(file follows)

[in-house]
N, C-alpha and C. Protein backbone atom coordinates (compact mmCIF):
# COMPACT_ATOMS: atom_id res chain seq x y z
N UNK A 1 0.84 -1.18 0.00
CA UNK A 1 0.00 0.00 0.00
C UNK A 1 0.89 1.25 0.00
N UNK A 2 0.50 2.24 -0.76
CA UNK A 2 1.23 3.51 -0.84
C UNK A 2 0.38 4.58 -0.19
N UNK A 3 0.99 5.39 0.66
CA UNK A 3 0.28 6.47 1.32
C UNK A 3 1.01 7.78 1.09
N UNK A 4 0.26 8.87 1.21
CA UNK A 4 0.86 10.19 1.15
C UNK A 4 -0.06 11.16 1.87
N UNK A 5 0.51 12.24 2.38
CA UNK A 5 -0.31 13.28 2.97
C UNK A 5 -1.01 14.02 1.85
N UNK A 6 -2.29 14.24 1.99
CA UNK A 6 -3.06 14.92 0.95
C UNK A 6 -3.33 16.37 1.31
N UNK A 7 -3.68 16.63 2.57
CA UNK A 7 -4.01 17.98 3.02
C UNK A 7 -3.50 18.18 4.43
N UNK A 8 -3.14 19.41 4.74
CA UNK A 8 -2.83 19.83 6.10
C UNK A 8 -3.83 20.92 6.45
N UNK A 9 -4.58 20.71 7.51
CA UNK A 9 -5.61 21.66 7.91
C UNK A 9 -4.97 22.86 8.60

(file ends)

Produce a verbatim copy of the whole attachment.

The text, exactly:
[in-house]
N, C-alpha and C. Protein backbone atom coordinates (compact mmCIF):
# COMPACT_ATOMS: atom_id res chain seq x y z
N UNK A 1 0.84 -1.18 0.00
CA UNK A 1 0.00 0.00 0.00
C UNK A 1 0.89 1.25 0.00
N UNK A 2 0.50 2.24 -0.76
CA UNK A 2 1.23 3.51 -0.84
C UNK A 2 0.38 4.58 -0.19
N UNK A 3 0.99 5.39 0.66
CA UNK A 3 0.28 6.47 1.32
C UNK A 3 1.01 7.78 1.09
N UNK A 4 0.26 8.87 1.21
CA UNK A 4 0.86 10.19 1.15
C UNK A 4 -0.06 11.16 1.87
N UNK A 5 0.51 12.24 2.38
CA UNK A 5 -0.31 13.28 2.97
C UNK A 5 -1.01 14.02 1.85
N UNK A 6 -2.29 14.24 1.99
CA UNK A 6 -3.06 14.92 0.95
C UNK A 6 -3.33 16.37 1.31
N UNK A 7 -3.68 16.63 2.57
CA UNK A 7 -4.01 17.98 3.02
C UNK A 7 -3.50 18.18 4.43
N UNK A 8 -3.14 19.41 4.74
CA UNK A 8 -2.83 19.83 6.10
C UNK A 8 -3.83 20.92 6.45
N UNK A 9 -4.58 20.71 7.51
CA UNK A 9 -5.61 21.66 7.91
C UNK A 9 -4.97 22.86 8.60